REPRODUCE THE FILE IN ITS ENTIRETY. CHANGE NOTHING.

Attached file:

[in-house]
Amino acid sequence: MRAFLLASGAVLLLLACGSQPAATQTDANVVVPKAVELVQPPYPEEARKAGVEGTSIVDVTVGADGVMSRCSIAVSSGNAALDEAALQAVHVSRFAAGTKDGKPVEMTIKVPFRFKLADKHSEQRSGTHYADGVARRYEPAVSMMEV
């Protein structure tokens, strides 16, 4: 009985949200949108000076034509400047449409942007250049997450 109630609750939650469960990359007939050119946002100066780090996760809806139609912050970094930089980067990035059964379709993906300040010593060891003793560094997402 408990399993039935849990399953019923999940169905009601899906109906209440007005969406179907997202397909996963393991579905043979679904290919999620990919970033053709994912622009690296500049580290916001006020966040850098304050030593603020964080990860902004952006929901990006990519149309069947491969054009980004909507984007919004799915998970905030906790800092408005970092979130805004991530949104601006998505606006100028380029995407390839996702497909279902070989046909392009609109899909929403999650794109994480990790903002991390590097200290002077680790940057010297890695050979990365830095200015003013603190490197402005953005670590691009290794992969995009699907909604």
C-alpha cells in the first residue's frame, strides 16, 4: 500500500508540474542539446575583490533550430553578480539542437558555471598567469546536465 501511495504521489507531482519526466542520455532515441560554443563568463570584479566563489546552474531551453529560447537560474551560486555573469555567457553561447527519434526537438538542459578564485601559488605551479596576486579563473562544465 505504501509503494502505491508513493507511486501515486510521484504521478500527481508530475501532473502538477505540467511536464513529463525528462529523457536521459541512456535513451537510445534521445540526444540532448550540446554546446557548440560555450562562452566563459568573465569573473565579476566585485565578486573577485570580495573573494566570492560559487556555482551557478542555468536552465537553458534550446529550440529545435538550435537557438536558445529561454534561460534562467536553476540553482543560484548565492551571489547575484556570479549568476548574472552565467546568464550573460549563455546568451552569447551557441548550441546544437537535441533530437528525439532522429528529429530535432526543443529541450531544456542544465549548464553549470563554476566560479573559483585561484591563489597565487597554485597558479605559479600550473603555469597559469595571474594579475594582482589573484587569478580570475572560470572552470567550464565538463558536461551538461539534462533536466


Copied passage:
[in-house]
Amino acid sequence: MRAFLLASGAVLLLLACGSQPAATQTDANVVVPKAVELVQPPYPEEARKAGVEGTSIVDVTVGADGVMSRCSIAVSSGNAALDEAALQAVHVSRFAAGTKDGKPVEMTIKVPFRFKLADKHSEQRSGTHYADGVARRYEPAVSMMEV
């Protein structure tokens, strides 16, 4: 009985949200949108000076034509400047449409942007250049997450 109630609750939650469960990359007939050119946002100066780090996760809806139609912050970094930089980067990035059964379709993906300040010593060891003793560094997402 408990399993039935849990399953019923999940169905009601899906109906209440007005969406179907997202397909996963393991579905043979679904290919999620990919970033053709994912622009690296500049580290916001006020966040850098304050030593603020964080990860902004952006929901990006990519149309069947491969054009980004909507984007919004799915998970905030906790800092408005970092979130805004991530949104601006998505606006100028380029995407390839996702497909279902070989046909392009609109899909929403999650794109994480990790903002991390590097200290002077680790940057010297890695050979990365830095200015003013603190490197402005953005670590691009290794992969995009699907909604």
C-alpha cells in the first residue's frame, strides 16, 4: 500500500508540474542539446575583490533550430553578480539542437558555471598567469546536465 501511495504521489507531482519526466542520455532515441560554443563568463570584479566563489546552474531551453529560447537560474551560486555573469555567457553561447527519434526537438538542459578564485601559488605551479596576486579563473562544465 505504501509503494502505491508513493507511486501515486510521484504521478500527481508530475501532473502538477505540467511536464513529463525528462529523457536521459541512456535513451537510445534521445540526444540532448550540446554546446557548440560555450562562452566563459568573465569573473565579476566585485565578486573577485570580495573573494566570492560559487556555482551557478542555468536552465537553458534550446529550440529545435538550435537557438536558445529561454534561460534562467536553476540553482543560484548565492551571489547575484556570479549568476548574472552565467546568464550573460549563455546568451552569447551557441548550441546544437537535441533530437528525439532522429528529429530535432526543443529541450531544456542544465549548464553549470563554476566560479573559483585561484591563489597565487597554485597558479605559479600550473603555469597559469595571474594579475594582482589573484587569478580570475572560470572552470567550464565538463558536461551538461539534462533536466